A living room is more conducive to successful financial planning than an office.
So says psychologist and wealth consultant James Grubman, who recommends that financial advisers eliminate the business feel of their offices and install comfortable chairs and a sofa — just as he has done with his elegant, living-room-like office.
“A great client meeting room is a place for conversations about personal and family issues, where the family sits around the room,” said Mr. Grubman, principal of FamilyWealth Consulting in Turners Falls, Mass.
Over the years, he has applied the principles of physician-patient communications to financial planning and has developed what he thinks is an ideal client-friendly design for meeting spaces.
“You will be amazed at how the conversation changes,” said Mr. Grubman, who has counseled other advisers about how to design their work space.
Although it goes against the way most advisers think, a conservative conference room or office setting is not conducive to the wide-ranging conversations that advisers should be having with their clients, he said.
Researchers at Kansas State University, who have conducted studies of client stress in financial planning meetings, agree and make similar design recommendations.
Swapping the office décor for couches and easy chairs measurably reduces client stress and makes it easier to communicate, the re-searchers concluded.
Two advisers who followed Mr. Grubman's advice are believers.
J. Richard Joyner, a managing director of the private wealth management group at Tolleson Wealth Management in Dallas, redesigned a large client meeting room two months ago so that it includes large, comfortable chairs that can be arranged around a circular coffee table.
“If you are going to work with families, and have conversations that go beyond quarterly performance, the physical surroundings can make it easier or harder,” he said.
Clients love the new design, said Mr. Joyner, adding that he has seen a big difference in the quality of his conversations with clients, particularly with regard to difficult issues.
“The ambience encourages conversation, particularly about things other than finance that affect a family's well-being,” he said.
In research on how meeting room design influences a client's stress level, Sonya L. Britt and John E. Grable, professors at Kansas State, fitted study participants with small sensors on their fingers that measured skin temperature (a reliable indicator of stress) while they met with a financial planner. One setting was a conventional office and the other had easy chairs and couches.
According to the researchers, stress causes temperature at the skin surface to fall from its normal 92 degrees as the body diverts blood flow to internal organs as part of the fight-or-flight reflex.
By measuring differences in skin temperature, the researchers found that participants in the office setting became more stressed during an eight-minute scripted presentation by a planner, while those in the more casual setting exhibited lower stress levels as they listened to the same presentation.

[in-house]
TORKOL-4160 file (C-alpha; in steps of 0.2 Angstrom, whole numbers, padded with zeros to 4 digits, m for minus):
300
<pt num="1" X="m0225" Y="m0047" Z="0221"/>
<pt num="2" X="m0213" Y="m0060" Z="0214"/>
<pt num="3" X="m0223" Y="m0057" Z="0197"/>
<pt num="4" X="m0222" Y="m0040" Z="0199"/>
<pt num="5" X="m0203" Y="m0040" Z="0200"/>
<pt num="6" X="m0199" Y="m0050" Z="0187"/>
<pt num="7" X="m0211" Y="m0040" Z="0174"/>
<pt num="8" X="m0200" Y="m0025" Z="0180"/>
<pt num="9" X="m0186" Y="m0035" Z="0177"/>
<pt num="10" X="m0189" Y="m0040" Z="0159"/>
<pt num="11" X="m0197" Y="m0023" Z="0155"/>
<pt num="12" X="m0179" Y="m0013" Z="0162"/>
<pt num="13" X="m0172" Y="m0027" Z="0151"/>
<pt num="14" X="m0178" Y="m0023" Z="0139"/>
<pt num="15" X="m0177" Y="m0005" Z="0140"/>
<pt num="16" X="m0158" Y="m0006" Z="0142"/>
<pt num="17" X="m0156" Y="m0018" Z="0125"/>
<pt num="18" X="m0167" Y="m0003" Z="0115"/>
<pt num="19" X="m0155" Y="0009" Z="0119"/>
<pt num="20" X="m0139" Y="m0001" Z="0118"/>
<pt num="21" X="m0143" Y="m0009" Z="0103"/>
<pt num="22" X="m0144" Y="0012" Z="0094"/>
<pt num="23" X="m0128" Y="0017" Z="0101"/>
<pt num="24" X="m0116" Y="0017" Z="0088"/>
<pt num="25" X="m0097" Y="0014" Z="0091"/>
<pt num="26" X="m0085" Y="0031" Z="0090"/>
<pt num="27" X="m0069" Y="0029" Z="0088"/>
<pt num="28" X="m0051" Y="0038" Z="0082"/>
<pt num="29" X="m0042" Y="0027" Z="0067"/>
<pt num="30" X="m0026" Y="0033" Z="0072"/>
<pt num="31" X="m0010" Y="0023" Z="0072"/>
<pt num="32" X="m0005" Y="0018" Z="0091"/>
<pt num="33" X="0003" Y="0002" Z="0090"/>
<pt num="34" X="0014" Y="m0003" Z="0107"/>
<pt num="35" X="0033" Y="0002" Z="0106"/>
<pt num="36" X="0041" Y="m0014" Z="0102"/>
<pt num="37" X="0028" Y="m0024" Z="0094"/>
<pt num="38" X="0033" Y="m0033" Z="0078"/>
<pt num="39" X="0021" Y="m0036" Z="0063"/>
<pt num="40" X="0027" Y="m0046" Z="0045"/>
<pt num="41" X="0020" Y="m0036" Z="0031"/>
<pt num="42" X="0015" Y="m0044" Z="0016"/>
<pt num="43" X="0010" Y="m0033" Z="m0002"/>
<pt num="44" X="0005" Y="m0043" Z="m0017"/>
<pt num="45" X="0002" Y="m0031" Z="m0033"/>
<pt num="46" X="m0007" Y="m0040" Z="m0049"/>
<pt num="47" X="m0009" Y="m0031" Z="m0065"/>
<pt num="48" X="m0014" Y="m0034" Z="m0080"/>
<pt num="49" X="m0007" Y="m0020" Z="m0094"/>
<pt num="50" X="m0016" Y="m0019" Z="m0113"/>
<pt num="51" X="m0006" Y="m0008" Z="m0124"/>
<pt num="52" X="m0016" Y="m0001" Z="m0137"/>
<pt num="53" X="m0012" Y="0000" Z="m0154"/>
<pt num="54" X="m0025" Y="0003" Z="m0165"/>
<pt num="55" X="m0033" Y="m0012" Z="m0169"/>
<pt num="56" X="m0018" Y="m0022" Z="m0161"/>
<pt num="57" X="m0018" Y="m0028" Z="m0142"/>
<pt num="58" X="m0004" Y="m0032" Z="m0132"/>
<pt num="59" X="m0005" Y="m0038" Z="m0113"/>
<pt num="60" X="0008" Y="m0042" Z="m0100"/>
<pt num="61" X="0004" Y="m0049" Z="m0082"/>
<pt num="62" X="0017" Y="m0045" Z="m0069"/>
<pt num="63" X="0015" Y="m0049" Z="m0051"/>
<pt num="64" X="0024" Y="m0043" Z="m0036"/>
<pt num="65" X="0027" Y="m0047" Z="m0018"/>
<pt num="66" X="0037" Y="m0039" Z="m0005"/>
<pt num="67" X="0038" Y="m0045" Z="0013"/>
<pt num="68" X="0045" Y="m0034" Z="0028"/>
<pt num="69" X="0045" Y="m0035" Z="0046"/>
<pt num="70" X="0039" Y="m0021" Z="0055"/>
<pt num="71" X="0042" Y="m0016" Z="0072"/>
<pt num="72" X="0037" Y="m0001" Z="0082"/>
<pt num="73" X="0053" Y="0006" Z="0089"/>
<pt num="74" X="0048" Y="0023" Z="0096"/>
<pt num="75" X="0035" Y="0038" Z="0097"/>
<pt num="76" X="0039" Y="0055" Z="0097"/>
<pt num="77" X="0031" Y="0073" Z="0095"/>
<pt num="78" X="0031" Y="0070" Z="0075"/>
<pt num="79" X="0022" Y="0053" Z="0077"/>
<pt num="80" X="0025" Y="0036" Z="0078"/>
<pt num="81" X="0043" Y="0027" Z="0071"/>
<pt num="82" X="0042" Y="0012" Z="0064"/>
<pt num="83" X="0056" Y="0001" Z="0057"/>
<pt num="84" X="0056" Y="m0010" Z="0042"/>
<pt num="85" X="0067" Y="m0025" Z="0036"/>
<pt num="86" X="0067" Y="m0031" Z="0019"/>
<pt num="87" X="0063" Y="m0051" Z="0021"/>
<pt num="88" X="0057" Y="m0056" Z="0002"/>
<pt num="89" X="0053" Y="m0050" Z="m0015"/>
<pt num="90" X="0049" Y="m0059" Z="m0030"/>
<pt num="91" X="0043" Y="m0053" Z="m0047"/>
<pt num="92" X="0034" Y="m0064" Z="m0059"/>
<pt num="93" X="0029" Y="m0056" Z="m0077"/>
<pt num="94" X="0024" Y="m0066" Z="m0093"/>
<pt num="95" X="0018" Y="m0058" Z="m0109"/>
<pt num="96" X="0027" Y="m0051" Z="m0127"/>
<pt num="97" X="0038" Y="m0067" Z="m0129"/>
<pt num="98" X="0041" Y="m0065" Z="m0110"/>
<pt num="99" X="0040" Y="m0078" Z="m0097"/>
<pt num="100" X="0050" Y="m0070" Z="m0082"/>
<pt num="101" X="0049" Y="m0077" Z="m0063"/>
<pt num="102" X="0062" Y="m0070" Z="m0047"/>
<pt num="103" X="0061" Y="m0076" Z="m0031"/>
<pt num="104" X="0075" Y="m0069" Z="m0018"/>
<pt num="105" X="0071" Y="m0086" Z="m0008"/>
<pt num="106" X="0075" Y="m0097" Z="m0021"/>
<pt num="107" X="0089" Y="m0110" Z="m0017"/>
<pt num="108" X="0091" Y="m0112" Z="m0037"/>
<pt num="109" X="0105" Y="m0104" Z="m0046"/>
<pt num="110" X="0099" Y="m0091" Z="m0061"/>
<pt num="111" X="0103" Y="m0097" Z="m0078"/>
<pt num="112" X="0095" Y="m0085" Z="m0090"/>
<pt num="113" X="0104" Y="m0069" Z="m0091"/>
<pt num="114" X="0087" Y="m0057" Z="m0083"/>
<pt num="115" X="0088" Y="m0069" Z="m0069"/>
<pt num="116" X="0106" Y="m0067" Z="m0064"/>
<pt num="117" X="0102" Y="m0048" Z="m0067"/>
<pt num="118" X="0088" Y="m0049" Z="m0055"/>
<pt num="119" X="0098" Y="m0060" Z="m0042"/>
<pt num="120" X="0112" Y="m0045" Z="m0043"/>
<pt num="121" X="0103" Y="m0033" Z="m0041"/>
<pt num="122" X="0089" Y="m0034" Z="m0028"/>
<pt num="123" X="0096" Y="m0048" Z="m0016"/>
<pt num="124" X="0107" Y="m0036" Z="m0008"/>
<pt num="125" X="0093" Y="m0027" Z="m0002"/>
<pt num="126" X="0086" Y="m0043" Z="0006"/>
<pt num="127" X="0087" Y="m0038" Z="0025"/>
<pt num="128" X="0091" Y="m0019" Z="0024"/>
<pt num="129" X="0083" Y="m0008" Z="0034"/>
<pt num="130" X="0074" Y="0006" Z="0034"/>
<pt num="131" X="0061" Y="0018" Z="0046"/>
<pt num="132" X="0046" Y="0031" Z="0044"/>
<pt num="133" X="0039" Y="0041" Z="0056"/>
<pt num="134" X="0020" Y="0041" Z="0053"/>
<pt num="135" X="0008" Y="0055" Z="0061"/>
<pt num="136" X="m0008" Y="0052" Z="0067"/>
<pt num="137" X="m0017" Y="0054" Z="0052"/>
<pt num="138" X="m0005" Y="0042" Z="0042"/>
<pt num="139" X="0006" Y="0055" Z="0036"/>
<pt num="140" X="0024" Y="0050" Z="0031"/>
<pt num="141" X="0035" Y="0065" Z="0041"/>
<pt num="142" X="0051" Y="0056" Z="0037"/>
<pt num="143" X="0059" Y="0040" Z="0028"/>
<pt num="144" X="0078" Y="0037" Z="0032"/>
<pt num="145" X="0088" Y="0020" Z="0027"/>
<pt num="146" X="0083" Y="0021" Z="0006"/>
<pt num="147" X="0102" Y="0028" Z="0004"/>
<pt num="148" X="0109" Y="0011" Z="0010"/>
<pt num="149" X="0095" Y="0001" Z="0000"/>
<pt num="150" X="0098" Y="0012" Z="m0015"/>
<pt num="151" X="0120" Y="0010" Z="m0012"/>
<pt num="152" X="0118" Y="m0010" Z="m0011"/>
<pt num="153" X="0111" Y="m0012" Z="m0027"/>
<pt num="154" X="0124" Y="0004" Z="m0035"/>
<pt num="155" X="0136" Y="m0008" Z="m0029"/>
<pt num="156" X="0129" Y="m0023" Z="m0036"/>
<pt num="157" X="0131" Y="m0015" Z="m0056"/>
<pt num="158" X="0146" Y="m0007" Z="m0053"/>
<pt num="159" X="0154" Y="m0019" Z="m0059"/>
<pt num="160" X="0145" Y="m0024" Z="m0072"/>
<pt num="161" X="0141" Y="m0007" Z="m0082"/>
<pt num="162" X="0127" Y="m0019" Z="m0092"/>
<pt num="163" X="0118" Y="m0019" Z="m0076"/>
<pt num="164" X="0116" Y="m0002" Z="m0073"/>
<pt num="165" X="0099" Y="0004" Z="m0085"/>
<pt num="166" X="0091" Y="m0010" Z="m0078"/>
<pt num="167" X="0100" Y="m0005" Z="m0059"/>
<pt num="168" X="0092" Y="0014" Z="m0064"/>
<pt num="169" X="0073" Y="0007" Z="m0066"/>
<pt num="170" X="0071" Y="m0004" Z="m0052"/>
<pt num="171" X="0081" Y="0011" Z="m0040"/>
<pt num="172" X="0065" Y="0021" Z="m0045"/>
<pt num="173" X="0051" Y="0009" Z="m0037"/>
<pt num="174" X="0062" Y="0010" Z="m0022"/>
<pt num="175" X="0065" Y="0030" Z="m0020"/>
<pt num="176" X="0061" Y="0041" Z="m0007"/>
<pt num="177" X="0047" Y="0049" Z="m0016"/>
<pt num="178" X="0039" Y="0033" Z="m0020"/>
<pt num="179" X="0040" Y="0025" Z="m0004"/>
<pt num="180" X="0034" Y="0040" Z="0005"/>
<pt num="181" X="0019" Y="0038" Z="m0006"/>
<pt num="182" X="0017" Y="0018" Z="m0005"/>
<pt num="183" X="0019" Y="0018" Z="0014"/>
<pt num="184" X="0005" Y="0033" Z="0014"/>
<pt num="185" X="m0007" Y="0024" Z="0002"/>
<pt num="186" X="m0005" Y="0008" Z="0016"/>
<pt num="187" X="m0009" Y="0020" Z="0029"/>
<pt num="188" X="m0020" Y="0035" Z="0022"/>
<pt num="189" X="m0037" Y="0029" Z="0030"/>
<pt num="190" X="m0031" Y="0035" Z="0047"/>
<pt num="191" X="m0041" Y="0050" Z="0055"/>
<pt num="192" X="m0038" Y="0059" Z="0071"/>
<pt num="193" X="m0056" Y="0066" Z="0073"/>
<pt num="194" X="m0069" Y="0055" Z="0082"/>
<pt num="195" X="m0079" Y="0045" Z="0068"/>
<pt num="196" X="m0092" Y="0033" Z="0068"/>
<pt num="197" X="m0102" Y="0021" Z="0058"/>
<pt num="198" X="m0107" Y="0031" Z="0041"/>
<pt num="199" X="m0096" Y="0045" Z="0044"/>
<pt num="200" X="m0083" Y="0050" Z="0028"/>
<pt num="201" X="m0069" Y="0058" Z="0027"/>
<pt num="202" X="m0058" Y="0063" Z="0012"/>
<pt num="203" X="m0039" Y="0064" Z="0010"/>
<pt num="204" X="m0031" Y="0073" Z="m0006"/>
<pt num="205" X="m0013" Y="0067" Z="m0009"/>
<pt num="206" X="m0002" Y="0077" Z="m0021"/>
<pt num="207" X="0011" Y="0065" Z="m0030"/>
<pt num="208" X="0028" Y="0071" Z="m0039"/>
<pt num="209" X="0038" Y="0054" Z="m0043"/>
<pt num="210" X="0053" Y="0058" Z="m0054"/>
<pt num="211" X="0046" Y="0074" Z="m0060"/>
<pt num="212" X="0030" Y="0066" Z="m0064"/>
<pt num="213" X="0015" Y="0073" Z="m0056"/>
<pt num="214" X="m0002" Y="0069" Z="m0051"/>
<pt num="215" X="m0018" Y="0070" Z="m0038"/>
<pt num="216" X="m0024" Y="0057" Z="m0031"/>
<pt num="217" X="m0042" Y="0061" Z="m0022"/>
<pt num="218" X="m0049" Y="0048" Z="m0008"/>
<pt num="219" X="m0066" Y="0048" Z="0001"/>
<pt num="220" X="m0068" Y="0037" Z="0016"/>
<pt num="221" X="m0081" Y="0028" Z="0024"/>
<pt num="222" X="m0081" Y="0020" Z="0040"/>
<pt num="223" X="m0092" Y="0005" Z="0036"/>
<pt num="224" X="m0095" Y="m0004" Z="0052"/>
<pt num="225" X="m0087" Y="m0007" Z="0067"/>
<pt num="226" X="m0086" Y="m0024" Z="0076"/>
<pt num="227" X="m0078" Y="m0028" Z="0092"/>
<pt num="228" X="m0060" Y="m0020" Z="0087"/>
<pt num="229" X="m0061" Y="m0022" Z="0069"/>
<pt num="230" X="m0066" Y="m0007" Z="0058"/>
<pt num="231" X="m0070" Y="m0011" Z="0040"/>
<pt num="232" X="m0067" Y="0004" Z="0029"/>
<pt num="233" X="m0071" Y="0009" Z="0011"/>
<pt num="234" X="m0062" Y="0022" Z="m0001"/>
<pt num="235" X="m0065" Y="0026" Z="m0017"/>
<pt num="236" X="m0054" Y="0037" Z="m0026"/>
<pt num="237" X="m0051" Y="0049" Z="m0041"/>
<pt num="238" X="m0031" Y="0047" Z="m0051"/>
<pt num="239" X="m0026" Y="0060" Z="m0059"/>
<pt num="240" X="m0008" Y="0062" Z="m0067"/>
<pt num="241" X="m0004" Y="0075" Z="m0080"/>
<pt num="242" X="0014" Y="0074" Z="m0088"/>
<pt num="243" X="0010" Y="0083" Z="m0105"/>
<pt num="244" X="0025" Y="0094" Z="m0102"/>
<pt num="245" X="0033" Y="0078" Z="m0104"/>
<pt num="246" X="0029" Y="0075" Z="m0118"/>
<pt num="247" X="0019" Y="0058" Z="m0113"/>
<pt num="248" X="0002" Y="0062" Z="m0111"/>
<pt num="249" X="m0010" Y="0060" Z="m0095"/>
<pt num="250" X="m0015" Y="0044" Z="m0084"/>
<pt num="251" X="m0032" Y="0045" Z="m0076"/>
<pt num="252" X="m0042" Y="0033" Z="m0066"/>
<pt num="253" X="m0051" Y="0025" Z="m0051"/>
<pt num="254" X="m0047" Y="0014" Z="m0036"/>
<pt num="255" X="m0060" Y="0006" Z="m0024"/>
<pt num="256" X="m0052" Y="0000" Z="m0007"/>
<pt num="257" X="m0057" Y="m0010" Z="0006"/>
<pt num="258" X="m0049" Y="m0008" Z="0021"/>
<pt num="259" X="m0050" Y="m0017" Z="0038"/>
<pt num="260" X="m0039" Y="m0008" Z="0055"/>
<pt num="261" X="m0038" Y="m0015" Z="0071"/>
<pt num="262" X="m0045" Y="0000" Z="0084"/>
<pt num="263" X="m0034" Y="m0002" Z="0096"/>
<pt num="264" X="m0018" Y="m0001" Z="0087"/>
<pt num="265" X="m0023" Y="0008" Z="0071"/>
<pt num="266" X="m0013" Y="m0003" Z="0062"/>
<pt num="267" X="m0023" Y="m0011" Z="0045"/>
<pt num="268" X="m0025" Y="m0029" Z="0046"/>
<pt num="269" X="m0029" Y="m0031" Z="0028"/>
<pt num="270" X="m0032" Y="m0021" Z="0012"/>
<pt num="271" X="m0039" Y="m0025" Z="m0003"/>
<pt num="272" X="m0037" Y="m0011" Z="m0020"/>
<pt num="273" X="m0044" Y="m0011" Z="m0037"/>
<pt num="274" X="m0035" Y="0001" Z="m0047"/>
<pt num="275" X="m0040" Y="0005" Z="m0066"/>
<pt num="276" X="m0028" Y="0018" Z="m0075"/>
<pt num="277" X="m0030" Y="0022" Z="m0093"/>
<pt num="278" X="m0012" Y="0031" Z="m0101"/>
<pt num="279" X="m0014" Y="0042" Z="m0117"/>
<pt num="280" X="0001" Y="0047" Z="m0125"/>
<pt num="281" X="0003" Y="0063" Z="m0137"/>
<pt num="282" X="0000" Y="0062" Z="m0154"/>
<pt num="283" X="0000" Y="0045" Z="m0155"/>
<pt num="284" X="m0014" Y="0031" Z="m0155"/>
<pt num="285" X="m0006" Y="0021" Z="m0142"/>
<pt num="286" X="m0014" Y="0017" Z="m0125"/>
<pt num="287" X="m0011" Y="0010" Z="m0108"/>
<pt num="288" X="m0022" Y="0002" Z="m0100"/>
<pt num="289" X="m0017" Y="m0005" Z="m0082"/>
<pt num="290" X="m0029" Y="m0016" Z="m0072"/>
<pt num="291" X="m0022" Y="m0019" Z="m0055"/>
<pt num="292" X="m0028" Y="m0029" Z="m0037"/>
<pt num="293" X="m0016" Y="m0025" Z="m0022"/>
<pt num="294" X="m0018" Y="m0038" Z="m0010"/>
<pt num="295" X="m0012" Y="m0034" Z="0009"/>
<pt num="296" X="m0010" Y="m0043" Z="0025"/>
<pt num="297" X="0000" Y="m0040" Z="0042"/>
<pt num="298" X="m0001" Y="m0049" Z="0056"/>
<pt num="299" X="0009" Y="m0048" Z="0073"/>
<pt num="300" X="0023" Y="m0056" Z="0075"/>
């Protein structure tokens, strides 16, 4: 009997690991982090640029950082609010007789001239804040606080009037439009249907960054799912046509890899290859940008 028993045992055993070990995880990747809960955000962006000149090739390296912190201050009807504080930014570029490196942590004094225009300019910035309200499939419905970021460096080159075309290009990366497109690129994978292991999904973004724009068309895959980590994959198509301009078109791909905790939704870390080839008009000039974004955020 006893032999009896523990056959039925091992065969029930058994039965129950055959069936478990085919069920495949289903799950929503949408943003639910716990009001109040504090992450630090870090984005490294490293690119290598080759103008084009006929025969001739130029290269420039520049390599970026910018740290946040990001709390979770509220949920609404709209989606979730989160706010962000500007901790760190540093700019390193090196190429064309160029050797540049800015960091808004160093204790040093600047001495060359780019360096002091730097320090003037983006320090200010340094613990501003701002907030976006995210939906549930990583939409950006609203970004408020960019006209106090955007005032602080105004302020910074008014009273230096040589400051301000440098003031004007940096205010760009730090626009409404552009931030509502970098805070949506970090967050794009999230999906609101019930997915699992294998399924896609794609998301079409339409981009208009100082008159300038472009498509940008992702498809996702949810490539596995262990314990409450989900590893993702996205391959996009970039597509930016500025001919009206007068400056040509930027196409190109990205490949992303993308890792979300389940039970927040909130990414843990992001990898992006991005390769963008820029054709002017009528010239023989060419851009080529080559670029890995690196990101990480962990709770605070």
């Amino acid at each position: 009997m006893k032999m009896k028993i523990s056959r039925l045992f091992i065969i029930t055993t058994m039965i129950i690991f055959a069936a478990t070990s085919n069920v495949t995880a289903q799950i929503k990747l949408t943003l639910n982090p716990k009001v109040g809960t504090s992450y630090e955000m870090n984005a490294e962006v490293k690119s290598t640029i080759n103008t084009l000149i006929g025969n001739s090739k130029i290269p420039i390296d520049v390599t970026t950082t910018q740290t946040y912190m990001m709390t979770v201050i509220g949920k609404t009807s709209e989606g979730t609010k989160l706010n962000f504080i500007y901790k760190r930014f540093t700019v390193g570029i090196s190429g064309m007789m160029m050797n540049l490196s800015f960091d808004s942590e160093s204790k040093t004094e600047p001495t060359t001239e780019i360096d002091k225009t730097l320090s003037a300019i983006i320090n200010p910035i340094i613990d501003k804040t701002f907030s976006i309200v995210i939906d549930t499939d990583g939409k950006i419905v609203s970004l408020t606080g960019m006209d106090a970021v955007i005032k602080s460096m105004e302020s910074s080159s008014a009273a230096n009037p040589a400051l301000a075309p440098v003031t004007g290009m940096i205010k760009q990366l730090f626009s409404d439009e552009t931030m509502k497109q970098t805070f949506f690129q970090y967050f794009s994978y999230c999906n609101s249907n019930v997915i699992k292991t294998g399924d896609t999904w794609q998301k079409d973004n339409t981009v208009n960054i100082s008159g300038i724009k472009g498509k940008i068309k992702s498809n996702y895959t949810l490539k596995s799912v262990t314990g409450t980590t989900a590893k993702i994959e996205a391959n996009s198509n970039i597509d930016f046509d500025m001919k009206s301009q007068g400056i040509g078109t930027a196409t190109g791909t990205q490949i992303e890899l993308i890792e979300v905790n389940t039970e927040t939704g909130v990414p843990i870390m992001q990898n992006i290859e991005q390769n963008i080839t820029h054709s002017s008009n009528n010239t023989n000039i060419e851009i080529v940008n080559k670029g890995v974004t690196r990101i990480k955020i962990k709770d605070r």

The results were a bit of a surprise for Mr. Grable, who worked as a planner for 10 years before joining the university and working on research projects.
“My initial thought was one of skepticism,” he said. “It seemed too weird to attribute the change to comfortable chairs and a softer sofa.”
But to Ms. Britt, whose background is in marriage counseling, it was no surprise at all.
“I am used to the [casual] therapy setting, with a couch and armchair, and I got to thinking why financial planners aren't doing this,” she said.
Although changing the furniture it a good first start, it isn't quite as simple as installing a couch and recliner in an adviser's office, Mr. Grable said.
The research that they conducted found nuances that either can increase or diminish clients' stress response.
For example, because conference-type tables are perceived as barriers, no table should be higher than a coffee table.
Mr. Grubman recommends placing good quality, comfortable living-room furniture around such a table and putting chairs on casters to make them easier to move around.
Ms. Britt and Mr. Grable also found that neutral colors and plants reinforce the relaxing effect, as does serving light snacks.
These experts said that advisers should invite clients to choose their chair and then sit facing them, rather than next to them — but not too far away.
Art on the walls should be abstract and unobtrusive. It is also crucial that the room have at least two easy-to-read analog clocks that can be seen with a glance from any point in the room.
“Neither party wants to offend the other by looking at a watch,” Mr. Grubman said. “It is a little thing that makes a huge difference.”
When Cheryl R. Holland, president of Abacus Planning Group Inc., in Columbia, S.C., did a makeover of her office two and a half years ago, she asked Mr. Grubman to design three meeting rooms.
One room was designed based on all his recommendations, one was a traditional conference room, and a third was a hybrid of the two.
Ms. Holland now asks her clients to choose the room to meet in, and she said that about 95% select what she calls her “Grubman room,” a soothing taupe-colored space outfitted in gray velvet and leather living room furniture.
Conversations are more relaxed and much more productive in that room, she said.
Ms. Holland thinks that the redesign of the office has enhanced the overall experience for her clients.
“We went from heads-down meetings to heads-up meetings,” she said.
Ms. Holland said that her experience has made her an enthusiastic supporter of a less formal, more comfortable meeting space.
“There is no doubt about it,” she said.
“If you have two conference rooms, toss the conference table out of one and buy some furniture and try it out. I think you will be flabbergasted,” Ms. Holland said.